May 2016 Issue #129
What fun that we both love gardening. Thanks for joining me.
1) Sweetie potatoes
2) Eco gardening tips
3) Sage Pumpkin
Grow a sweet potato plant indoors!
We call these kumara, and they are very nearly the most swoon-worthy vegetables on earth.
Friends Sue and Murray have this growing as an ornamental in their dining room. The leaves are very pretty; did you know they are edible?
Grow outside for more prolific plants. Give the leaves a quick steam or stir-fry and there's your healthy and delicious greens for the day.
Like chocolate, no self-restraint is needed to enjoy
No dig Vegetable Garden's FACEBOOK page. Read quirky tidbits from the gardening world.
Raring to grow
The FAQ section is the place where the beautiful people hang out... earthy and raring to grow.
What do you think of this forum post? There's a lot of angst, lots of opinions, a few facts... Why no passionfruit fruit?
- Random mud chucking
Followers on my Facebook page will have read the latest article on seedbombs and suchlike. Did you know this is an ancient method of no-dig gardening; read more...
- Would you like to know about Wood Ash?
Yes it is a source of nutrients, such as potassium and phosphorous, depending on the wood burned. Ash contains calcium carbonate, so many gardeners use ash in place of lime.
Adding ash to the soil raises the pH making it more alkaline. Neutral (pH 5.5) or alkaline soils rarely need lime or wood ash, and adding it could cause distress to many plants as they cannot take in the nutrients they need if the pH is raised significantly. This is particularly so with acid
loving plants such as blueberries. They'll survive but not thrive.
Bottom line is that very small amounts of wood ash can be beneficial for many plants as it provides a few nutrients and possibly adjusts the soil's pH favourably. Avoid ash from preservative treated wood.
What else can wood ash be used for?
Cleaning murky glass, that's what. Such as those pot-bellied burners and indoor enclosed wood burner fireplaces that have glass fronts which can get decidedly dirty. Ignore chemical cleaners, use this tried and true old-fashioned way and clean with wood ash.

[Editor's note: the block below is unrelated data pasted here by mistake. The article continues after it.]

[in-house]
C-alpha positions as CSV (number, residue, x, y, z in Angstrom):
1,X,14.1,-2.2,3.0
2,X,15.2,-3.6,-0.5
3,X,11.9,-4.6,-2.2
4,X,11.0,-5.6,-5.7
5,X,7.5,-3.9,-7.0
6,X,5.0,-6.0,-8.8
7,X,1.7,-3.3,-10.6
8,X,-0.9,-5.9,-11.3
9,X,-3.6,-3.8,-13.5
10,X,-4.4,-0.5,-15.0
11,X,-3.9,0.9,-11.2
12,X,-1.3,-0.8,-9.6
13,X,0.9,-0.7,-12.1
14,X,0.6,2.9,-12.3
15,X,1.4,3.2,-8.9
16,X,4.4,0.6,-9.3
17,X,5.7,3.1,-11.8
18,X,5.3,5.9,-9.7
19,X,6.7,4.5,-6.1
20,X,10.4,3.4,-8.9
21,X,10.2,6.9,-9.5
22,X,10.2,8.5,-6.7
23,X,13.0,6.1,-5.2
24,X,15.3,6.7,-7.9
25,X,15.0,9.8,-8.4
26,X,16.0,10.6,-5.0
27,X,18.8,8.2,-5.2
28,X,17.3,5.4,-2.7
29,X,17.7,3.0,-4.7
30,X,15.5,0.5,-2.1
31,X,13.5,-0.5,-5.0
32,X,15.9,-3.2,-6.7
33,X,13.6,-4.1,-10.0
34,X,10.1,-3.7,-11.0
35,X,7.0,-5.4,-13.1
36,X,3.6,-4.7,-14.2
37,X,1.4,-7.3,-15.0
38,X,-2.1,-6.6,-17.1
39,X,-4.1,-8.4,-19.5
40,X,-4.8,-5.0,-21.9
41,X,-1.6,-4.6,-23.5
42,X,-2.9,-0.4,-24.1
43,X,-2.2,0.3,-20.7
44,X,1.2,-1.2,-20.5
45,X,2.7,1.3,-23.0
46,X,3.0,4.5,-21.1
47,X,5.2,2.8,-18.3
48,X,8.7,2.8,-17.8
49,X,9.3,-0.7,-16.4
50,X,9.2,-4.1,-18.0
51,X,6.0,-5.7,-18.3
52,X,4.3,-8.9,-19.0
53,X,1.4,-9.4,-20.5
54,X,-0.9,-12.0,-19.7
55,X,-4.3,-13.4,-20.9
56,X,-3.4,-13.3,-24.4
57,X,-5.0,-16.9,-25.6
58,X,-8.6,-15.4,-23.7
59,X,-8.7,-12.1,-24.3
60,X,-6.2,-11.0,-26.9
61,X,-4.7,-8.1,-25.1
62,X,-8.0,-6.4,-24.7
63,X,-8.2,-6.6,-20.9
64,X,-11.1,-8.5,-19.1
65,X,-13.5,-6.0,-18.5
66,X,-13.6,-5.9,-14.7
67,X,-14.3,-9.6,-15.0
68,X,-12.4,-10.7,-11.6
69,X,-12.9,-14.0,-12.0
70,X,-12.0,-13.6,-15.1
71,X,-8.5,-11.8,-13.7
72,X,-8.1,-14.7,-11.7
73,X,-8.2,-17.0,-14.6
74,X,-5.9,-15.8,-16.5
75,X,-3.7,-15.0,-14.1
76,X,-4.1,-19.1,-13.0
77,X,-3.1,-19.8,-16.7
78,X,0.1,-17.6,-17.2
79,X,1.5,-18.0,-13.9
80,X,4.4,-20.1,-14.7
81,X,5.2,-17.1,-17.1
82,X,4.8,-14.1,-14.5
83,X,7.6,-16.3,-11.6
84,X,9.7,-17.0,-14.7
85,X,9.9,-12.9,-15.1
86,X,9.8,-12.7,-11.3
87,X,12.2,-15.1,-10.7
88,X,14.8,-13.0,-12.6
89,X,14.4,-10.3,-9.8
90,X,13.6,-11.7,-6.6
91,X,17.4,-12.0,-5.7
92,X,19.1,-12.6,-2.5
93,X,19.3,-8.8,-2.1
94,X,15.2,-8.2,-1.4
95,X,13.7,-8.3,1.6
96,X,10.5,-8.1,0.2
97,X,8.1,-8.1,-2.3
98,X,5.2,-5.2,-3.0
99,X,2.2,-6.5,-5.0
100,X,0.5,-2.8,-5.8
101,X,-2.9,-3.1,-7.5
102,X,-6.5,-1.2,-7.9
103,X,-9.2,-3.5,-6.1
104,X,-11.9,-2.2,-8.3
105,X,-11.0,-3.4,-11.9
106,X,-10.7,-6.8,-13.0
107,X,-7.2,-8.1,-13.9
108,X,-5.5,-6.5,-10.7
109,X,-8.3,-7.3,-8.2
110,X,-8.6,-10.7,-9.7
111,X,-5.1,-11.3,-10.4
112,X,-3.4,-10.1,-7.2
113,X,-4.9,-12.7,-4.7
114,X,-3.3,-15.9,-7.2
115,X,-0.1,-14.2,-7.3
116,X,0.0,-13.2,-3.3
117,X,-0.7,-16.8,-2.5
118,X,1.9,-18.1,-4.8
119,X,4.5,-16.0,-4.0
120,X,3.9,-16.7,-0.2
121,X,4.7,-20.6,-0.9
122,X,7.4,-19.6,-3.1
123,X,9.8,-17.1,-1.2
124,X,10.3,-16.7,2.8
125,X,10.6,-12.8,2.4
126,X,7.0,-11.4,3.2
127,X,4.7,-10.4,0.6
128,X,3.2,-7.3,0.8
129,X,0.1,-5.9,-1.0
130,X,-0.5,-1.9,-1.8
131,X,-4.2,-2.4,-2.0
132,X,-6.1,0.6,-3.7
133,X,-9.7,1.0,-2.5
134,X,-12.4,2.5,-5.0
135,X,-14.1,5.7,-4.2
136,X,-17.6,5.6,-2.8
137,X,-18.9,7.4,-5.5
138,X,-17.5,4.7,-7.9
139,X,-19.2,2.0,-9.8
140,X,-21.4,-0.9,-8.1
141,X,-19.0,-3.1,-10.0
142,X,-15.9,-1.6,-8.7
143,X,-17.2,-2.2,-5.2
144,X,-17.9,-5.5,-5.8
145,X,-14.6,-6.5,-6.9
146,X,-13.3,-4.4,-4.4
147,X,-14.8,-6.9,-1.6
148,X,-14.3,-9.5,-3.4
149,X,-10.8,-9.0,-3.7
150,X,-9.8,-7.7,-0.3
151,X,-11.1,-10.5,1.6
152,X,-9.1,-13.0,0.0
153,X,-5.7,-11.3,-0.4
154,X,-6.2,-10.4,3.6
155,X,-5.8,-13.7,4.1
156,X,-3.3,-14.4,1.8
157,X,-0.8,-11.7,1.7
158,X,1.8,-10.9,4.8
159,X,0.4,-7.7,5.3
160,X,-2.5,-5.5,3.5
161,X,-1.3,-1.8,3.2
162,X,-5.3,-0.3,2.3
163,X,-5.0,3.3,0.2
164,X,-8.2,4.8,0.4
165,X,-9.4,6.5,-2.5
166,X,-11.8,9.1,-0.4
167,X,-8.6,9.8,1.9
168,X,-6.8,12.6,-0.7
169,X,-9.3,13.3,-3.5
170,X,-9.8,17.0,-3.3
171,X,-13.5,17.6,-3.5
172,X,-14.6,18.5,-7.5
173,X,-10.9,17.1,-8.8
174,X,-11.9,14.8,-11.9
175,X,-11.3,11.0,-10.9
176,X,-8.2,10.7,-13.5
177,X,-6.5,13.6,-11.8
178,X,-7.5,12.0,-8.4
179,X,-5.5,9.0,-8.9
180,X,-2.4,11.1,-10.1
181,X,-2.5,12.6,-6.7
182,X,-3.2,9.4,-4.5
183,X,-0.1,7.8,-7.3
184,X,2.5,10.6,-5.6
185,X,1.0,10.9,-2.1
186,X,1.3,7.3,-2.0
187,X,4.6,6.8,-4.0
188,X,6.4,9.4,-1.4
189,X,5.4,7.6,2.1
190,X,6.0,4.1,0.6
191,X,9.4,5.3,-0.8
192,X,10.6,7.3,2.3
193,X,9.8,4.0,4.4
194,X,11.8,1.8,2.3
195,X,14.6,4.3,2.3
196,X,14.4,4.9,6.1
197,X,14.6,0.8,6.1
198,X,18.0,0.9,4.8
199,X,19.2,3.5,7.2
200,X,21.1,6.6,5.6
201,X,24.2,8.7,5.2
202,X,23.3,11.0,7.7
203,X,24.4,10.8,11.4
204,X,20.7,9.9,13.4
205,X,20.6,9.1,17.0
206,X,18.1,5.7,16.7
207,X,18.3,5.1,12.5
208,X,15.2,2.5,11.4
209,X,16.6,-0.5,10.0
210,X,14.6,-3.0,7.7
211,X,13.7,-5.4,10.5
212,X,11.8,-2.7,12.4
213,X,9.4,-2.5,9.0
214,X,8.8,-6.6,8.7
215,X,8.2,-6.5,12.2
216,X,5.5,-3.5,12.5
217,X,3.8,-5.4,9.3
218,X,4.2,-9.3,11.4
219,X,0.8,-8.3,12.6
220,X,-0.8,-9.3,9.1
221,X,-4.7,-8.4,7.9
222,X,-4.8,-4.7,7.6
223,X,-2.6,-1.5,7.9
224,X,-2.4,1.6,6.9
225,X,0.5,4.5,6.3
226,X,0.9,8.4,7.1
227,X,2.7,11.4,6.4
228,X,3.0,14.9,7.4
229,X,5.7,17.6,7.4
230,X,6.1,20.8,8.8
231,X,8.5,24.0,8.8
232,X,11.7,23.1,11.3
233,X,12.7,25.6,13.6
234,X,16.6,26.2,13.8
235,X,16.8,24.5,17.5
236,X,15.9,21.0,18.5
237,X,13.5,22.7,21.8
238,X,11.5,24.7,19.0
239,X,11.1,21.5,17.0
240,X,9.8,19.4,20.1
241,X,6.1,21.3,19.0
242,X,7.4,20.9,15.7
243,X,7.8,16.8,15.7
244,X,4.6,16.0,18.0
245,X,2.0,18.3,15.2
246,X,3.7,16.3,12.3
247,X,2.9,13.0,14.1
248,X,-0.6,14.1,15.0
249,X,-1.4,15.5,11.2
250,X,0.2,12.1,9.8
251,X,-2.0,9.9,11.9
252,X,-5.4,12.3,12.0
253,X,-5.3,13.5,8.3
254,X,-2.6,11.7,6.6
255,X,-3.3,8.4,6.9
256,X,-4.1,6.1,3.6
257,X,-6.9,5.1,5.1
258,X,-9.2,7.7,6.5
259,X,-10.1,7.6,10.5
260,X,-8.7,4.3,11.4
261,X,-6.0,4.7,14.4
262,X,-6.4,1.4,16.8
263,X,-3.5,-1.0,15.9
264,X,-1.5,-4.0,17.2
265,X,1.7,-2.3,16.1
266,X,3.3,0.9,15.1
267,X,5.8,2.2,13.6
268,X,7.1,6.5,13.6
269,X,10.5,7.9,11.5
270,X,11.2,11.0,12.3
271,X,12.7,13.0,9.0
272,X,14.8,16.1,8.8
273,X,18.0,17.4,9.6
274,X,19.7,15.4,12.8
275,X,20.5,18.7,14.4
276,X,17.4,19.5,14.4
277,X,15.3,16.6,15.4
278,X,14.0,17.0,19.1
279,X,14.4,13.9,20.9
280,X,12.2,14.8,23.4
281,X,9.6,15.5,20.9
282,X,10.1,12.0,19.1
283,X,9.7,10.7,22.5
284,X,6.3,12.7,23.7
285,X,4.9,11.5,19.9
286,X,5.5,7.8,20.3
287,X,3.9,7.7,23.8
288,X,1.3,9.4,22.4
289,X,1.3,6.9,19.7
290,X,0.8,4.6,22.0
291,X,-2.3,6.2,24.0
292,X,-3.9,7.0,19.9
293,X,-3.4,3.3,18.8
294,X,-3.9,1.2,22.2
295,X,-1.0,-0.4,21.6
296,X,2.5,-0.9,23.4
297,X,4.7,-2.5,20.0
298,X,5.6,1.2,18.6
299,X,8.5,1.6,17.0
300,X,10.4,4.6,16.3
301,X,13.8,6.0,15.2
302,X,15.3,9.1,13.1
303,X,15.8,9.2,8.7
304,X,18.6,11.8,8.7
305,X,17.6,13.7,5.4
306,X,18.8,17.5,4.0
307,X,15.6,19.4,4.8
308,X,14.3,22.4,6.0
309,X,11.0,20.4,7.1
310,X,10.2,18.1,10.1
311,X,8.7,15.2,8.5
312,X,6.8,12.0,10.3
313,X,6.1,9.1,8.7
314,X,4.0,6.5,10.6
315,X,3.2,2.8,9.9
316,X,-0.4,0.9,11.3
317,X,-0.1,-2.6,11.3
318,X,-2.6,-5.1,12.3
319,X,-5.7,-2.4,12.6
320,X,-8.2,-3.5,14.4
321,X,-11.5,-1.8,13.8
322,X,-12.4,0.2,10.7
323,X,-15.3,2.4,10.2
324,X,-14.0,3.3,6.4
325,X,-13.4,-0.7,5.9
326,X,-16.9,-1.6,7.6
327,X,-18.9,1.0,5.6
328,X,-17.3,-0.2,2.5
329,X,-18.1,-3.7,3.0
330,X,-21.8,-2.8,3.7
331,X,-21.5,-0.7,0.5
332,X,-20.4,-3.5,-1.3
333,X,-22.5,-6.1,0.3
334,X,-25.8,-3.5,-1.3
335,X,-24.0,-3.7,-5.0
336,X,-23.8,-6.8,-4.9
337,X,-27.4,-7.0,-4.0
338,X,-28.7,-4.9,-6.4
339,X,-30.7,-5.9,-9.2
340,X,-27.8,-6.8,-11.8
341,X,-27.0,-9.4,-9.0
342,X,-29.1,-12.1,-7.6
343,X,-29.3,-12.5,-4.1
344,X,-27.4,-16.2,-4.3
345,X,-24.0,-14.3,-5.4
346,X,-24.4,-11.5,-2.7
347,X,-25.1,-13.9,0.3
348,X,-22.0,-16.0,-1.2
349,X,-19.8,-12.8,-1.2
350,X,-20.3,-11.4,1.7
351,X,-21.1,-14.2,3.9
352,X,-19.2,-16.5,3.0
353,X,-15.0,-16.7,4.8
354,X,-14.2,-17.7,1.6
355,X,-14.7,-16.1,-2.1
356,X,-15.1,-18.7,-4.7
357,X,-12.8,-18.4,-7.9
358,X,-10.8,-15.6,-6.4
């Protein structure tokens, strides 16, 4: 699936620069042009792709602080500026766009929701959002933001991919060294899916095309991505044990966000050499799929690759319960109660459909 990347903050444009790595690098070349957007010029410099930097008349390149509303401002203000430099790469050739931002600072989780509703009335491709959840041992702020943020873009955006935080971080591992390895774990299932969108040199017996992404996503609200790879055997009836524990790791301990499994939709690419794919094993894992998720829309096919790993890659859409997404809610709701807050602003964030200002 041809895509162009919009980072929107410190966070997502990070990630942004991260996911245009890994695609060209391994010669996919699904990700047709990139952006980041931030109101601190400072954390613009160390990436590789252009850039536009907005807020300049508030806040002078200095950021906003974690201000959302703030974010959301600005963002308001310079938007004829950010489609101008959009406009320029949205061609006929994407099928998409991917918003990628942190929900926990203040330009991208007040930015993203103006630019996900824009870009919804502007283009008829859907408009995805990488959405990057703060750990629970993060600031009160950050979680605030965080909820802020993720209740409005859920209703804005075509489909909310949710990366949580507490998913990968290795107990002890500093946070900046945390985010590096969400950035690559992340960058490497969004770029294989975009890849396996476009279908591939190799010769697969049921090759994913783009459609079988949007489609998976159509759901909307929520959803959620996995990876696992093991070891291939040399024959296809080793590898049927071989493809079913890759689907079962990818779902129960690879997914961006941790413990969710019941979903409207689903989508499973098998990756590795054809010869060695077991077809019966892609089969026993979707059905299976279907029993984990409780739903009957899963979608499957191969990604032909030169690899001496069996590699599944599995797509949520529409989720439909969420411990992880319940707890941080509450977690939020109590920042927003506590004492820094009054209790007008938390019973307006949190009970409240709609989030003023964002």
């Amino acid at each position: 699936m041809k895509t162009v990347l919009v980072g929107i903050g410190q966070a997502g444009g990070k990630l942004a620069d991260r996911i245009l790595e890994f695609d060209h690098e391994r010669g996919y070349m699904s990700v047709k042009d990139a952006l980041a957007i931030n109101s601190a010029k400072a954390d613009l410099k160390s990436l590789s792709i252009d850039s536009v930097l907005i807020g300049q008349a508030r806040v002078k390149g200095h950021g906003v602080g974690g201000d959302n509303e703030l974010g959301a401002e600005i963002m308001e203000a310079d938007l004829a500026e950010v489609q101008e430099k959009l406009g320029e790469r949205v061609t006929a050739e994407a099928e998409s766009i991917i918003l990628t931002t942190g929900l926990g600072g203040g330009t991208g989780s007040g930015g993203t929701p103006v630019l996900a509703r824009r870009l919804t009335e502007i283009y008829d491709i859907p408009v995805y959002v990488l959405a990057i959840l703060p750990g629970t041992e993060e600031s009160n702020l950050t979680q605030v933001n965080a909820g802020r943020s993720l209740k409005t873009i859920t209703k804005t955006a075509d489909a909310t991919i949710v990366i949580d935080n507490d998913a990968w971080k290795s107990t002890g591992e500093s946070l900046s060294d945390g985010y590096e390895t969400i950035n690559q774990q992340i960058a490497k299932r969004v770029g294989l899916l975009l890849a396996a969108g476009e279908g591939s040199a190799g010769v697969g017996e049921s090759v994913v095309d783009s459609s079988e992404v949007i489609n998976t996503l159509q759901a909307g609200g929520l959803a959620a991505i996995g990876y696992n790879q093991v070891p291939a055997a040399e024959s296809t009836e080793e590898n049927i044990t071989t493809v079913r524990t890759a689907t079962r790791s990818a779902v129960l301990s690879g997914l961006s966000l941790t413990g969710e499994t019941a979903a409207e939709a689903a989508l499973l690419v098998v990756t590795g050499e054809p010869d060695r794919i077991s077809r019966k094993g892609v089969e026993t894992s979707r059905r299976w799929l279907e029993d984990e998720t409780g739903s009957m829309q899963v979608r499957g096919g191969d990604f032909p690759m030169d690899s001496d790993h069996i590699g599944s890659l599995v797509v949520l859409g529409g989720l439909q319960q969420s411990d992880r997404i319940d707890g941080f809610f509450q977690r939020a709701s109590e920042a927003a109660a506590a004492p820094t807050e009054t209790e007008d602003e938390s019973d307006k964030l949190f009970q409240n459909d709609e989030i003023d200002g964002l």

First make sure your burner is cold. Spread some newspaper under the open burner door. Wet a rag or paper, dip in cold ash and clean the glass. Keep dipping in the ash, rub a bit and the glass will quickly sparkle. Wipe down with a clean cloth or paper.
Want to know what vegetables to plant?
Want to know when to plant them?
The GroVeg Garden Planner is your answer. Click here for a 30 DAY FREE TRIAL!
Pretty darn tasty!
- 500g pumpkin, cut into approximately 1cm cubes
- 4 spring onions, roughly chopped
heaped Tblns sage leaves, thinly sliced, plus 10 extra large leaves
- 100g diced butter or half butter and half coconut oil
- 1 extra Tbln oil
- 1 cup vegetable stock or water
- 1/3 cup pine nuts
- 1 Tbln white balsamic vinegar
- Salt and pepper to taste.
- Heat 1 Tbln oil in large frypan and cook sage leaves, moving them around until bright green and crisp. Remove from pan.
- Using same pan, cook pumpkin uncovered, stirring a bit. Should be just tender and slightly browned after 15-20 minutes.
- Add sliced sage, spring onions and vinegar to pumpkin in pan and cook for 1-2 minutes. Remove and keep warm.
- Add butter and coconut oil to pan and simmer until slightly brown, then add stock or water.
- Return pumpkin mixture to pan, season and stir over low heat until heated through.
- Serve topped with sage leaves and pine nuts.
Note: Can also add crumbled ricotta on top
Preparation: 15 minutes
Cooking: 25 minutes
Live, love and garden.